I believe that one of the hardest things to account for in terms of the brain is personality. First of all, personality must be defined and that definition is certainly complex. I am defining it as the characteristics of an individual that are expressed through the thoughts and actions of an individual. This already makes it difficult to account for as there is no possible way in which to analyze the thoughts of an individual, because one can never know all of the thoughts of any other person. Some actions, however, can be analyzed in terms of the brain. These include certain mental conditions which can be corrected with drugs, such as manic-depression. Hormones also play a part in one's personality and are accounted for. The most difficult aspect of personality to account for is the acquired knowledge gained from one's environment. I equate the aquired personality with learning. We know that people learn by utilizing dendrites. It seems then that they are utilizing different dendrites through each social and environmental incounter. Therefore the sum of a particular person's usage of dendrites is a vital part of what makes up their personality. Although it would certainly be difficult to measure the exact usage patterns, it is almost of no use as a person is constantly reshaping their personality because each moment that passes creates a new environment and new learning experiences.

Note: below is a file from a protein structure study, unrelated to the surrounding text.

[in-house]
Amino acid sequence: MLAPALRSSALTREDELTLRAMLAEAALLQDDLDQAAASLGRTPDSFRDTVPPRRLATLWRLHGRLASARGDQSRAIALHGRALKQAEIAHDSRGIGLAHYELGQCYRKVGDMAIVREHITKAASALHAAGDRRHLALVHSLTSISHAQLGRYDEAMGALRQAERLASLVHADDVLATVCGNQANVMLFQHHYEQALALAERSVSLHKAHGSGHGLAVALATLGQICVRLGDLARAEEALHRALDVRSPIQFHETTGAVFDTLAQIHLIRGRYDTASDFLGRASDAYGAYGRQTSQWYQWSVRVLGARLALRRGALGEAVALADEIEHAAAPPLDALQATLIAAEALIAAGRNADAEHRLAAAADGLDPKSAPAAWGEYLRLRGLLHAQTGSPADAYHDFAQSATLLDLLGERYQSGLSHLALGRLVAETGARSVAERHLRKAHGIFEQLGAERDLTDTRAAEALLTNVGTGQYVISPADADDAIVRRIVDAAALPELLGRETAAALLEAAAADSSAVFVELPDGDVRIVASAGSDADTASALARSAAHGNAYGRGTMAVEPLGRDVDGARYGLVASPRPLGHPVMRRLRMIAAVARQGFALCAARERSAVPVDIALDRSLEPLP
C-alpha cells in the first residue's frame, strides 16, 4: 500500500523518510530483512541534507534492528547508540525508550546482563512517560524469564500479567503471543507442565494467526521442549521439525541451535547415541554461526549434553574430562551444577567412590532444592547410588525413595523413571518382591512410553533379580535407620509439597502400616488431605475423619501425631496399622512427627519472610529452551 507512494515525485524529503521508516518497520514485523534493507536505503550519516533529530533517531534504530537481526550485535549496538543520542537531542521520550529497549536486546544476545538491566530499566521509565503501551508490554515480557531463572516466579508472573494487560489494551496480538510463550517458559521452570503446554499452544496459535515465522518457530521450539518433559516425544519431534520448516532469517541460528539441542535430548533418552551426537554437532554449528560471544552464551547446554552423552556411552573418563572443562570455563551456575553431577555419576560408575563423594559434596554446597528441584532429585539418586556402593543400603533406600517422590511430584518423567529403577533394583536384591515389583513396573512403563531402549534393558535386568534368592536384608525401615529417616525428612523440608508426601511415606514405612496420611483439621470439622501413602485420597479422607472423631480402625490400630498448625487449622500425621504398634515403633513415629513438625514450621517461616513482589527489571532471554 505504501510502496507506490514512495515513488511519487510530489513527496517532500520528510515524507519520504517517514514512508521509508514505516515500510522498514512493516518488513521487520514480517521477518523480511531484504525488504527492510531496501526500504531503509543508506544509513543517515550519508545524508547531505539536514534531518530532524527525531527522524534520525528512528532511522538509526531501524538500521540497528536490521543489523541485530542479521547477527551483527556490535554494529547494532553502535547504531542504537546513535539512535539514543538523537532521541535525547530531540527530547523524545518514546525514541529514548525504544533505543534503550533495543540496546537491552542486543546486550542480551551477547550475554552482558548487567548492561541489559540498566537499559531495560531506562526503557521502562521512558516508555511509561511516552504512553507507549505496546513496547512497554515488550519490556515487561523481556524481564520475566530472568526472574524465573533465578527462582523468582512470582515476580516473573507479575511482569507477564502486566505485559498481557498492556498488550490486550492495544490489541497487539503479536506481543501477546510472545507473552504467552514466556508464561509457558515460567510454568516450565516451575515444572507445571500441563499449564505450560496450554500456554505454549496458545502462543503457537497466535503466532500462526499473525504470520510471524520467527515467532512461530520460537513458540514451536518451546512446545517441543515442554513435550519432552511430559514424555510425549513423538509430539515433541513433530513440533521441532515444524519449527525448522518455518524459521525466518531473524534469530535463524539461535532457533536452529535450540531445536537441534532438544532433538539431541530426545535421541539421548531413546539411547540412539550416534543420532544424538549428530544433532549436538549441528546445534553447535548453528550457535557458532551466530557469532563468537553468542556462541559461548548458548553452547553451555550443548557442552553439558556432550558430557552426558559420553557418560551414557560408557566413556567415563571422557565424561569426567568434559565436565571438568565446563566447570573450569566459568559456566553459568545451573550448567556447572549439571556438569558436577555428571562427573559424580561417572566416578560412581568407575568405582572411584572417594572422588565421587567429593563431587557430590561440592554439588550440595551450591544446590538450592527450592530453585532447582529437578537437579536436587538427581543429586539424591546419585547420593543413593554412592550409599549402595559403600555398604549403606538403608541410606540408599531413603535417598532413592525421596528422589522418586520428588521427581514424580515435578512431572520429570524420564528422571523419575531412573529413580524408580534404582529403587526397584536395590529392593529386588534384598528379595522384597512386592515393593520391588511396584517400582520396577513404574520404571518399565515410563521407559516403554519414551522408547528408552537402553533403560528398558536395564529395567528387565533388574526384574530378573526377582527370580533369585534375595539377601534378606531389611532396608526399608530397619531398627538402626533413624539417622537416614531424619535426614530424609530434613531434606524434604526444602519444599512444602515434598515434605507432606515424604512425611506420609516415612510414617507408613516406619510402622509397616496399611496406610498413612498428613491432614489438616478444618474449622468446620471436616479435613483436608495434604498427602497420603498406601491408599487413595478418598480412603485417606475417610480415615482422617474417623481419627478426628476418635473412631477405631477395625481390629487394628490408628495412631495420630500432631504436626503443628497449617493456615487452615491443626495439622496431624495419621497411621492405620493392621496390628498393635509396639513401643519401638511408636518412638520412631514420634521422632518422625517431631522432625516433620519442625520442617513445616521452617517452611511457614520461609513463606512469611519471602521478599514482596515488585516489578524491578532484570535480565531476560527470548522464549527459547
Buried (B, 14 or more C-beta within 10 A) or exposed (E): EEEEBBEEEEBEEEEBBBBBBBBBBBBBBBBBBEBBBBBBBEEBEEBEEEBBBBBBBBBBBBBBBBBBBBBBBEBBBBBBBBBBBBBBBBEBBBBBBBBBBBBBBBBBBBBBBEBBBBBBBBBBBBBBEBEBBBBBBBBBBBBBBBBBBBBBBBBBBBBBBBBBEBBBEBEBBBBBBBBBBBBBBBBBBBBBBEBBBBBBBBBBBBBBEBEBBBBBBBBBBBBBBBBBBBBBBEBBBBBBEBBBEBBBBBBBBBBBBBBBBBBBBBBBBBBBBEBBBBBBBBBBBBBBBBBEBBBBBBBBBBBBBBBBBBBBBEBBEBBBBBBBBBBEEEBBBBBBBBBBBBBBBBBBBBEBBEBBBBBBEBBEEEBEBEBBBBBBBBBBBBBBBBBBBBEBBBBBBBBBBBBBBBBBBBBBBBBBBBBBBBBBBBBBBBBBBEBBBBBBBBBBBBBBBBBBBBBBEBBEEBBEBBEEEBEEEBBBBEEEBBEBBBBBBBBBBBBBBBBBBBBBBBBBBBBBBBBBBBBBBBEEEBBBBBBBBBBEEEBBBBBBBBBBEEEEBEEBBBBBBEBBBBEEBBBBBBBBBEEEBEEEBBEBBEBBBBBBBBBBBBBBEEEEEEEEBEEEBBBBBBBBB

Personality definitely a problem. But is it a problem in principle, or a phenomenon that involves so many variables that one can't keep track of them all? You've done a good job, in fact, of subdividing "personality" into a number of different relevant parts. We'll talk about a number of those parts, and see whether "personality" could, at least in principle, be understood in terms of them. PG